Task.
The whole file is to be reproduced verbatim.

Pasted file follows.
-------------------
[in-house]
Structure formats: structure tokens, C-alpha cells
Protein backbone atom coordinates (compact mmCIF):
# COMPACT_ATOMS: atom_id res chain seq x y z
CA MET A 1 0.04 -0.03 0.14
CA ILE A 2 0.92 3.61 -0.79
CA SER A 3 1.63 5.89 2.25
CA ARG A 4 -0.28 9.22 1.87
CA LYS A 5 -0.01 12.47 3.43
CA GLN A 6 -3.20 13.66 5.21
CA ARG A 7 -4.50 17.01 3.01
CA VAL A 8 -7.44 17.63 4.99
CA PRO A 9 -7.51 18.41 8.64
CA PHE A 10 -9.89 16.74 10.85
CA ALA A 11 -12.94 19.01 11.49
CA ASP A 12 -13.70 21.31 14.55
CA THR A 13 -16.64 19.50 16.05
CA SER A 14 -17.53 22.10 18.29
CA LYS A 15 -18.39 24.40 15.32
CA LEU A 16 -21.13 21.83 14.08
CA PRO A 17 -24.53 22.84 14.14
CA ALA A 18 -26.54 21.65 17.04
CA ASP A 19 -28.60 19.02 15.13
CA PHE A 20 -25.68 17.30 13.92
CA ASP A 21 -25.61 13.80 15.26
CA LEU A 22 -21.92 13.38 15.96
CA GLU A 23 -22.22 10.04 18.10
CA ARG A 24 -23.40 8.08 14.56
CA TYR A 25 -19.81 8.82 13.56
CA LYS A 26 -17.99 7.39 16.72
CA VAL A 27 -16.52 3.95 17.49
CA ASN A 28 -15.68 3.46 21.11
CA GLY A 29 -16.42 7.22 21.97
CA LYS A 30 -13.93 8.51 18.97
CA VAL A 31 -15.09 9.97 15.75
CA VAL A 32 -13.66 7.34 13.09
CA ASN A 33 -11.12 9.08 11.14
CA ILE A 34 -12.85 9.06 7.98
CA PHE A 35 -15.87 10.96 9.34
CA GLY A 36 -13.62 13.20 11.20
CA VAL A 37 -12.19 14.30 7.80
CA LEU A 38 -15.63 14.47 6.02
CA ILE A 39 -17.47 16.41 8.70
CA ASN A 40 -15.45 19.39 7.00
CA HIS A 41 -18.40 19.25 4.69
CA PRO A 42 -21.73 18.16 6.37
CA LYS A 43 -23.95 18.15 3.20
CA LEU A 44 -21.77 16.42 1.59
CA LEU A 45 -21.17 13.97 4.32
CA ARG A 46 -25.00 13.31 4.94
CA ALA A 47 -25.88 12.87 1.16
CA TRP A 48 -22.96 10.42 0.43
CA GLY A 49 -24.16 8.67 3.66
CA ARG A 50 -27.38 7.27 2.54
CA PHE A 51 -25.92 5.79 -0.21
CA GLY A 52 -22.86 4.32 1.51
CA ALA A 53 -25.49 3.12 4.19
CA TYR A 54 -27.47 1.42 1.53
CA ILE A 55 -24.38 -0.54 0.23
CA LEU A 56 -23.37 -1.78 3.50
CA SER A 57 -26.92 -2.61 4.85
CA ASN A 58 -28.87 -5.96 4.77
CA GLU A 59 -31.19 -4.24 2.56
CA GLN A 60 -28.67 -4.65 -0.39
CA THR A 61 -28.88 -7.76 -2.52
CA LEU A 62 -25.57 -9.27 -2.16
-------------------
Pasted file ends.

[in-house]
Structure formats: structure tokens, C-alpha cells
Protein backbone atom coordinates (compact mmCIF):
# COMPACT_ATOMS: atom_id res chain seq x y z
CA MET A 1 0.04 -0.03 0.14
CA ILE A 2 0.92 3.61 -0.79
CA SER A 3 1.63 5.89 2.25
CA ARG A 4 -0.28 9.22 1.87
CA LYS A 5 -0.01 12.47 3.43
CA GLN A 6 -3.20 13.66 5.21
CA ARG A 7 -4.50 17.01 3.01
CA VAL A 8 -7.44 17.63 4.99
CA PRO A 9 -7.51 18.41 8.64
CA PHE A 10 -9.89 16.74 10.85
CA ALA A 11 -12.94 19.01 11.49
CA ASP A 12 -13.70 21.31 14.55
CA THR A 13 -16.64 19.50 16.05
CA SER A 14 -17.53 22.10 18.29
CA LYS A 15 -18.39 24.40 15.32
CA LEU A 16 -21.13 21.83 14.08
CA PRO A 17 -24.53 22.84 14.14
CA ALA A 18 -26.54 21.65 17.04
CA ASP A 19 -28.60 19.02 15.13
CA PHE A 20 -25.68 17.30 13.92
CA ASP A 21 -25.61 13.80 15.26
CA LEU A 22 -21.92 13.38 15.96
CA GLU A 23 -22.22 10.04 18.10
CA ARG A 24 -23.40 8.08 14.56
CA TYR A 25 -19.81 8.82 13.56
CA LYS A 26 -17.99 7.39 16.72
CA VAL A 27 -16.52 3.95 17.49
CA ASN A 28 -15.68 3.46 21.11
CA GLY A 29 -16.42 7.22 21.97
CA LYS A 30 -13.93 8.51 18.97
CA VAL A 31 -15.09 9.97 15.75
CA VAL A 32 -13.66 7.34 13.09
CA ASN A 33 -11.12 9.08 11.14
CA ILE A 34 -12.85 9.06 7.98
CA PHE A 35 -15.87 10.96 9.34
CA GLY A 36 -13.62 13.20 11.20
CA VAL A 37 -12.19 14.30 7.80
CA LEU A 38 -15.63 14.47 6.02
CA ILE A 39 -17.47 16.41 8.70
CA ASN A 40 -15.45 19.39 7.00
CA HIS A 41 -18.40 19.25 4.69
CA PRO A 42 -21.73 18.16 6.37
CA LYS A 43 -23.95 18.15 3.20
CA LEU A 44 -21.77 16.42 1.59
CA LEU A 45 -21.17 13.97 4.32
CA ARG A 46 -25.00 13.31 4.94
CA ALA A 47 -25.88 12.87 1.16
CA TRP A 48 -22.96 10.42 0.43
CA GLY A 49 -24.16 8.67 3.66
CA ARG A 50 -27.38 7.27 2.54
CA PHE A 51 -25.92 5.79 -0.21
CA GLY A 52 -22.86 4.32 1.51
CA ALA A 53 -25.49 3.12 4.19
CA TYR A 54 -27.47 1.42 1.53
CA ILE A 55 -24.38 -0.54 0.23
CA LEU A 56 -23.37 -1.78 3.50
CA SER A 57 -26.92 -2.61 4.85
CA ASN A 58 -28.87 -5.96 4.77
CA GLU A 59 -31.19 -4.24 2.56
CA GLN A 60 -28.67 -4.65 -0.39
CA THR A 61 -28.88 -7.76 -2.52
CA LEU A 62 -25.57 -9.27 -2.16